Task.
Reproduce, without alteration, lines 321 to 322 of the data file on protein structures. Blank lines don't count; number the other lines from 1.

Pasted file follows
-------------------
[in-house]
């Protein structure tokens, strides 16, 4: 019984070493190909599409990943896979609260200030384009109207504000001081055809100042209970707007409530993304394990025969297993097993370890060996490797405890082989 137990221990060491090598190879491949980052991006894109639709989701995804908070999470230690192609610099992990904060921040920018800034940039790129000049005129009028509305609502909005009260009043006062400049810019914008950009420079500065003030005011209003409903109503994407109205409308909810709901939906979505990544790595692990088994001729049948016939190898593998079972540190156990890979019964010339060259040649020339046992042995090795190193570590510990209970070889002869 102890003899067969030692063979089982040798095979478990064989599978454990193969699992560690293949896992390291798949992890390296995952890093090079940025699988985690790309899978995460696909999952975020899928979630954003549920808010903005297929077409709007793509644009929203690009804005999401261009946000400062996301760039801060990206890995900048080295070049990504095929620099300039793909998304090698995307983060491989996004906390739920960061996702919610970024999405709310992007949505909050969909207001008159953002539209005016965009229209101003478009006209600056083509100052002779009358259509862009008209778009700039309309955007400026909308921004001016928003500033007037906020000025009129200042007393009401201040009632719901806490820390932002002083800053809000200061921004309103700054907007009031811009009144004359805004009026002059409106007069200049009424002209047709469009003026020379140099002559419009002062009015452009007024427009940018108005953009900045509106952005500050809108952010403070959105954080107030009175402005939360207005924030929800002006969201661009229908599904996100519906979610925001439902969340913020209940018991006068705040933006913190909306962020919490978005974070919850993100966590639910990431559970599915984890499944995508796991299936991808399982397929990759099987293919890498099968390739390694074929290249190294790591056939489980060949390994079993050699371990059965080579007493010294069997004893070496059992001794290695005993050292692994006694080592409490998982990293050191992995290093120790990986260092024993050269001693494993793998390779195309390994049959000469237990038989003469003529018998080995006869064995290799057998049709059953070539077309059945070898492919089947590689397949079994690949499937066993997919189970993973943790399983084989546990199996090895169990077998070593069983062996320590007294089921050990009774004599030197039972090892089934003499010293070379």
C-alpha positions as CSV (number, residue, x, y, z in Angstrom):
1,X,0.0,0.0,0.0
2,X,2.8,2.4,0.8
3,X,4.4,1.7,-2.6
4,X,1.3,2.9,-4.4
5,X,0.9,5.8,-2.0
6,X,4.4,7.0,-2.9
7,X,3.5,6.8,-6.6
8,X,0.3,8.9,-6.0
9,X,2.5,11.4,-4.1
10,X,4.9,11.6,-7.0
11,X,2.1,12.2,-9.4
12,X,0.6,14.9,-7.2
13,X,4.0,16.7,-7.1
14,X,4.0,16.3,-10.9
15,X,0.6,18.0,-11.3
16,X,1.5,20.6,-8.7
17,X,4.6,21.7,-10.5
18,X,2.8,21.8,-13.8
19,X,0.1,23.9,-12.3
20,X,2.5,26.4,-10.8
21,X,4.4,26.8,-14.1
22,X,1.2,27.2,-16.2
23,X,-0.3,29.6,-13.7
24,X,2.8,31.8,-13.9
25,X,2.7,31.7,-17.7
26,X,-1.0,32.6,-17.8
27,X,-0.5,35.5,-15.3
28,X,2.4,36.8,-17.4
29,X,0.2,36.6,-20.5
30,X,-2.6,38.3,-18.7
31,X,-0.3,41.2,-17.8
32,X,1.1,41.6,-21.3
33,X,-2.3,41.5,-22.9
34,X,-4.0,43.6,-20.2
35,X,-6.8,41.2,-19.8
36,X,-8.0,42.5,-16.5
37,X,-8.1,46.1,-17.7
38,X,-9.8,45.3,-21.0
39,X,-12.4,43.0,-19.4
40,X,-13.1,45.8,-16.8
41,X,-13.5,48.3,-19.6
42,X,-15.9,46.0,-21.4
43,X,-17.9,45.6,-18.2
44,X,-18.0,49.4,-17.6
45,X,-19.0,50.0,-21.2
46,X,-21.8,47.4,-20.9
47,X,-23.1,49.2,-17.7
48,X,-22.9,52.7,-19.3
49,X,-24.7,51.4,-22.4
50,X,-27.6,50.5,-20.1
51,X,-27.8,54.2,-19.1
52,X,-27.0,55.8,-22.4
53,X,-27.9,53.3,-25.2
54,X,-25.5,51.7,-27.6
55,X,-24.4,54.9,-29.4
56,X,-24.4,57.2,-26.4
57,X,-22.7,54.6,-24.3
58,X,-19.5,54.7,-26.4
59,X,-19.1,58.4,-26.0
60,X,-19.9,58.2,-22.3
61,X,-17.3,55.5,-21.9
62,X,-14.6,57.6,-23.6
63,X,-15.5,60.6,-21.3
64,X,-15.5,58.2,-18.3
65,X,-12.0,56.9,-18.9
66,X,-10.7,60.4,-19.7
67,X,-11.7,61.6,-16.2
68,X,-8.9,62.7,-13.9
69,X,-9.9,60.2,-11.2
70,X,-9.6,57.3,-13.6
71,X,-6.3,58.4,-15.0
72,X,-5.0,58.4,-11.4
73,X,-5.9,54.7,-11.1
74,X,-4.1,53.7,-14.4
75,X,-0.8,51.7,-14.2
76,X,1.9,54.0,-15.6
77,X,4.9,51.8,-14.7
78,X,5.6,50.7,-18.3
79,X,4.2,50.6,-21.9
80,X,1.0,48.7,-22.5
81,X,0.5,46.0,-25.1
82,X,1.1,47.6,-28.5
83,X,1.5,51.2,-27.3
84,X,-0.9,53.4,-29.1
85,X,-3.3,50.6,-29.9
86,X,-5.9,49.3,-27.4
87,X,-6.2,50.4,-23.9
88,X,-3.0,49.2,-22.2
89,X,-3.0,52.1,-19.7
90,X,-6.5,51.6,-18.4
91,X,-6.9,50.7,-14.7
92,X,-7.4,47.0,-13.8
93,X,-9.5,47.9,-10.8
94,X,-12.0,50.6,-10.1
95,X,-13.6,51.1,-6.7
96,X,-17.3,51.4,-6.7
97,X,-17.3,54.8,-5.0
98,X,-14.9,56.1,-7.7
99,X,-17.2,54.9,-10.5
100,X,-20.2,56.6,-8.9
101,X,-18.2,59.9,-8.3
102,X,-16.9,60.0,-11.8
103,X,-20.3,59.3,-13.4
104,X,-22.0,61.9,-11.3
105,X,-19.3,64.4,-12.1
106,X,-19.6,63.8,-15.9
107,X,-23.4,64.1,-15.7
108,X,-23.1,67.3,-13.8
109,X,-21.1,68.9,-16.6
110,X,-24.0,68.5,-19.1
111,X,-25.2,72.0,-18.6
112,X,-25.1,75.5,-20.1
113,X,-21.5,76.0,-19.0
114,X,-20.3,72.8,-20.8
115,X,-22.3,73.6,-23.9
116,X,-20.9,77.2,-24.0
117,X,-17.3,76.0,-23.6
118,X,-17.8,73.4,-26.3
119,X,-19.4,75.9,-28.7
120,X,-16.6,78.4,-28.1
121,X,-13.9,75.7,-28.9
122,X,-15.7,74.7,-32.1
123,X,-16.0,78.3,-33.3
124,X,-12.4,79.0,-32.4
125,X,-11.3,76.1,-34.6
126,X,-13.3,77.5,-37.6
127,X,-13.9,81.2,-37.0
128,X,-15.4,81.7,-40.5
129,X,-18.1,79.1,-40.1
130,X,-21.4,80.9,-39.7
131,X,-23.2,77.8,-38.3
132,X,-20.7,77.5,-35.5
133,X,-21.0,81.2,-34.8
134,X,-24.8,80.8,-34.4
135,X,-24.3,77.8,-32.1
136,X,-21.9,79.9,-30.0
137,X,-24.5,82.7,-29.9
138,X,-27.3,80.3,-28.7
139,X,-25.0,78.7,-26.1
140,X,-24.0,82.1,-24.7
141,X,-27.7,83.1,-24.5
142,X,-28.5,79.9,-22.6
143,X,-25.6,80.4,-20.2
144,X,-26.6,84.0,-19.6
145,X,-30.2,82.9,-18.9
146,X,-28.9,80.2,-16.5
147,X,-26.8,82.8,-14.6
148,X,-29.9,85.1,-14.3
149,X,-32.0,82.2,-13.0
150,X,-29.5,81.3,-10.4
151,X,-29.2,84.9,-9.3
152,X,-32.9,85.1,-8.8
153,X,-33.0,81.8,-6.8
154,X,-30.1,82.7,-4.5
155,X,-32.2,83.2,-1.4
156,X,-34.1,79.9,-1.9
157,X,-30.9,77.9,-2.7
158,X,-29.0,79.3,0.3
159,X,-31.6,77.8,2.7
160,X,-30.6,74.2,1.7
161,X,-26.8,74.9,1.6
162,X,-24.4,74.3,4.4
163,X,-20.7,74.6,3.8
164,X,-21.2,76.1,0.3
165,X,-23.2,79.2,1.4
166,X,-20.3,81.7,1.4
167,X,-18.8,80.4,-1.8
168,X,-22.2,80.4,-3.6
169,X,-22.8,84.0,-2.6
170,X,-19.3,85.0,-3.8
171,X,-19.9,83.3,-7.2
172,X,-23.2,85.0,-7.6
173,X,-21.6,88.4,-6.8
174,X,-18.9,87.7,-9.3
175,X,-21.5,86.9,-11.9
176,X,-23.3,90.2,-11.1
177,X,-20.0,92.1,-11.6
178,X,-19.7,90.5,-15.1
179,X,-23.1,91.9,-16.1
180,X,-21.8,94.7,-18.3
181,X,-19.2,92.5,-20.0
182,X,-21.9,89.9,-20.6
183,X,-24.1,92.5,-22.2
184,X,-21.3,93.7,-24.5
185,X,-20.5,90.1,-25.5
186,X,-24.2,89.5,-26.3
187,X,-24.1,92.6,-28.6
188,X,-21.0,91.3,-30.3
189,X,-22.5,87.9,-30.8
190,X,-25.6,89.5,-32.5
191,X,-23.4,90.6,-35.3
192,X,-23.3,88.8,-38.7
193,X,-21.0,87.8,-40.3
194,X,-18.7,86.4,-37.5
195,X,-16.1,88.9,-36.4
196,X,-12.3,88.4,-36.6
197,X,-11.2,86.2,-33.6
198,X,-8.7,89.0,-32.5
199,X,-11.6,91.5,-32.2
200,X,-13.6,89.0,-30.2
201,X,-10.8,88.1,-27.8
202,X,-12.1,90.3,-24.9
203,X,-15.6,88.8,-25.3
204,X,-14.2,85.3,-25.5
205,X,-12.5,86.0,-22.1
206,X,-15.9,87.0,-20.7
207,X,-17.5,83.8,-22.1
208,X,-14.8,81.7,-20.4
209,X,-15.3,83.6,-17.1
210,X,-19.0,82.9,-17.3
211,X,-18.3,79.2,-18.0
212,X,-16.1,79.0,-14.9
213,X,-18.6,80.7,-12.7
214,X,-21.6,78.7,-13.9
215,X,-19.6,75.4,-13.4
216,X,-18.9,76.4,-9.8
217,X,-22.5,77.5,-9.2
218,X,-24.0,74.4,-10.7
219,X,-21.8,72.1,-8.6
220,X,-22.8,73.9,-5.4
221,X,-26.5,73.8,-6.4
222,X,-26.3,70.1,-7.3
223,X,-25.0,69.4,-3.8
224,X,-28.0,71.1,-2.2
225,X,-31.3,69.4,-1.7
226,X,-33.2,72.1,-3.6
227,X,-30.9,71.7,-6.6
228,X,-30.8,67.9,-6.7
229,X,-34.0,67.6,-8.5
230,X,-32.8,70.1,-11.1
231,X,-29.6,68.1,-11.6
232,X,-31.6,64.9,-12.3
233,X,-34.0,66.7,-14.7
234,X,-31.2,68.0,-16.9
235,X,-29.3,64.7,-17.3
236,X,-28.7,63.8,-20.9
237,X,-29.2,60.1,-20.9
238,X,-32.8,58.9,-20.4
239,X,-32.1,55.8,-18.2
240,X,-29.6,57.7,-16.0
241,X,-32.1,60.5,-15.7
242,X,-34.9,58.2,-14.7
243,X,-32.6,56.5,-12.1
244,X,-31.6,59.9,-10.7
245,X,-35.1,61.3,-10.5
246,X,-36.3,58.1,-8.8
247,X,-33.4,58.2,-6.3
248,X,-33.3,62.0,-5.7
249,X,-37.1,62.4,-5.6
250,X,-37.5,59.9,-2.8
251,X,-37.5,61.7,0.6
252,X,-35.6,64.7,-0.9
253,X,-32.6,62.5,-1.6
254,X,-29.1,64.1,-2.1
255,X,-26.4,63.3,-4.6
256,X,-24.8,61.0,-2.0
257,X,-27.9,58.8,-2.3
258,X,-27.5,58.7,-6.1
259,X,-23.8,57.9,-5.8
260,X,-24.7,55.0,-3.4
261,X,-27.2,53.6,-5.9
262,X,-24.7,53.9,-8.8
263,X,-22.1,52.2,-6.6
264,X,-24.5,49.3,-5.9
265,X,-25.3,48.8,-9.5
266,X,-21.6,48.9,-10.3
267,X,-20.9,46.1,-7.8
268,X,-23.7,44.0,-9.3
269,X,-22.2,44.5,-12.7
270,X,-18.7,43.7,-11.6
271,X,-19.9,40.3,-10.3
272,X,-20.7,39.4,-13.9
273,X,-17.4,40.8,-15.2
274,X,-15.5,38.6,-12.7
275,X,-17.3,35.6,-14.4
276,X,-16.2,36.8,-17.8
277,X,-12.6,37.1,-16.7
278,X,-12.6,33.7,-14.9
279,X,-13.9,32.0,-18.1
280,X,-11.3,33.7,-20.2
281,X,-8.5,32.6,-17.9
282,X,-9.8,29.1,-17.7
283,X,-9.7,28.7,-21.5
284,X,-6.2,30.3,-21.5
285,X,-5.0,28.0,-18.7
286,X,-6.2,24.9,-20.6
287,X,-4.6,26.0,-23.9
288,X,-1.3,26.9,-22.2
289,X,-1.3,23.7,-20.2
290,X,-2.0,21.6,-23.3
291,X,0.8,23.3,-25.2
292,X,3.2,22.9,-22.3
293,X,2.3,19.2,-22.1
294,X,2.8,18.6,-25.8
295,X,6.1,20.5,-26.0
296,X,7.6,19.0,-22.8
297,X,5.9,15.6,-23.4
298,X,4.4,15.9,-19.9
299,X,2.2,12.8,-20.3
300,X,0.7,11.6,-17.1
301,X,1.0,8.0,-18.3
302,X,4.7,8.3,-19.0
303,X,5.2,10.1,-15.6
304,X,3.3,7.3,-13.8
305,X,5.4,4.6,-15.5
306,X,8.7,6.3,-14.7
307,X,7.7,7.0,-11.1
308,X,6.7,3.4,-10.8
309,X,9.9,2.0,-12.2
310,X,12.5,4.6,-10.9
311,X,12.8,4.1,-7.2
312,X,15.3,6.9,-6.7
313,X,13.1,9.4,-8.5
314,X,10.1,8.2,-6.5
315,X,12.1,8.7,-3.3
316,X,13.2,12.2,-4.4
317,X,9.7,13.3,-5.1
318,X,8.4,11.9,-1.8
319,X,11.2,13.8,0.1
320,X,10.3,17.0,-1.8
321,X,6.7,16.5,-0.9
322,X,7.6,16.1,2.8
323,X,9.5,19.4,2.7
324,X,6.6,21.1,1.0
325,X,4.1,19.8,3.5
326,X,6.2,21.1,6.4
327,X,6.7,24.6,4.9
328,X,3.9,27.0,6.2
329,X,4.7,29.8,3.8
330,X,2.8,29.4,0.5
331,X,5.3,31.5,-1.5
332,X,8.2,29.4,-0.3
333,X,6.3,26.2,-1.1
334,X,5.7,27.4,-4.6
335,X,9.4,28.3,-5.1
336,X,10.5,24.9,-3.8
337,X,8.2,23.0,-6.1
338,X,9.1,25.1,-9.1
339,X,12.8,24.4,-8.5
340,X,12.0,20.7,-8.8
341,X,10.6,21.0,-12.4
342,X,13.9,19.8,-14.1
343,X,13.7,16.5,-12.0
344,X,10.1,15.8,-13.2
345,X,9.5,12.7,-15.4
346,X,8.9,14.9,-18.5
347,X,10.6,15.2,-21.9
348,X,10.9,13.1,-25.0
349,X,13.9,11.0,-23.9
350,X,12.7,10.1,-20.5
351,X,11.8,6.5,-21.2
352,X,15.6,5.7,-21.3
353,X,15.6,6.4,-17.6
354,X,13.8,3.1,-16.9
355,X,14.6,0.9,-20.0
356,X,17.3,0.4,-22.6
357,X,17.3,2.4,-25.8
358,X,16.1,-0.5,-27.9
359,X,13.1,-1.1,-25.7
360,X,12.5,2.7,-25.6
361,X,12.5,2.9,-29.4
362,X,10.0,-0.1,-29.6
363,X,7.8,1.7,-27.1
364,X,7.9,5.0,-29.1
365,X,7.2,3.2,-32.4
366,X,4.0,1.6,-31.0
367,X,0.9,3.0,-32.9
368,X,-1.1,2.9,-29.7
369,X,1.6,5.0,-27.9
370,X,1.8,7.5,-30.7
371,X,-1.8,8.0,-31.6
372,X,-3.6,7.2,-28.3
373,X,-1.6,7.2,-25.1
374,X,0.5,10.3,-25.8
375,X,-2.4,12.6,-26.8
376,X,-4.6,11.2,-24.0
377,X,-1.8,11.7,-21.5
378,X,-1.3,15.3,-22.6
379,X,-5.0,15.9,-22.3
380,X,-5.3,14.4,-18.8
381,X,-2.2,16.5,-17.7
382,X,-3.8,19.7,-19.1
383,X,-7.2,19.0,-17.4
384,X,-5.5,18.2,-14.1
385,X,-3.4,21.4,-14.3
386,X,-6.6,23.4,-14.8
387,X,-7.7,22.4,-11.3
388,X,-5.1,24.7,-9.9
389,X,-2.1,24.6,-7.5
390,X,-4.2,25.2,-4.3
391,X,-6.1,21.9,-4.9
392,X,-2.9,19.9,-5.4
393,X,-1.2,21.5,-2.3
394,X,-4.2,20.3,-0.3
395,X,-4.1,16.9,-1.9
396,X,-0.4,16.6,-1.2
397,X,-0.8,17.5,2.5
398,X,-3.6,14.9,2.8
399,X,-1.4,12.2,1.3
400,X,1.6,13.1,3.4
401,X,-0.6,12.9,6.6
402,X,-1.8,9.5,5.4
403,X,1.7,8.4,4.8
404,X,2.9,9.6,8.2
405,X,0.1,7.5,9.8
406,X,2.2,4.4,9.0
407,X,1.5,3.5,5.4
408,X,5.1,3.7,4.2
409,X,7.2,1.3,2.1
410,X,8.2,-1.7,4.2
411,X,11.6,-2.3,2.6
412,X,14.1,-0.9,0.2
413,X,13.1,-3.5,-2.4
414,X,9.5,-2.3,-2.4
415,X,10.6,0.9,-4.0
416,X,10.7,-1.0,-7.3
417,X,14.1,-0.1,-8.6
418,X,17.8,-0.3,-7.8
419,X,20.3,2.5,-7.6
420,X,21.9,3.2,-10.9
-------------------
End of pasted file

318,X,8.4,11.9,-1.8
319,X,11.2,13.8,0.1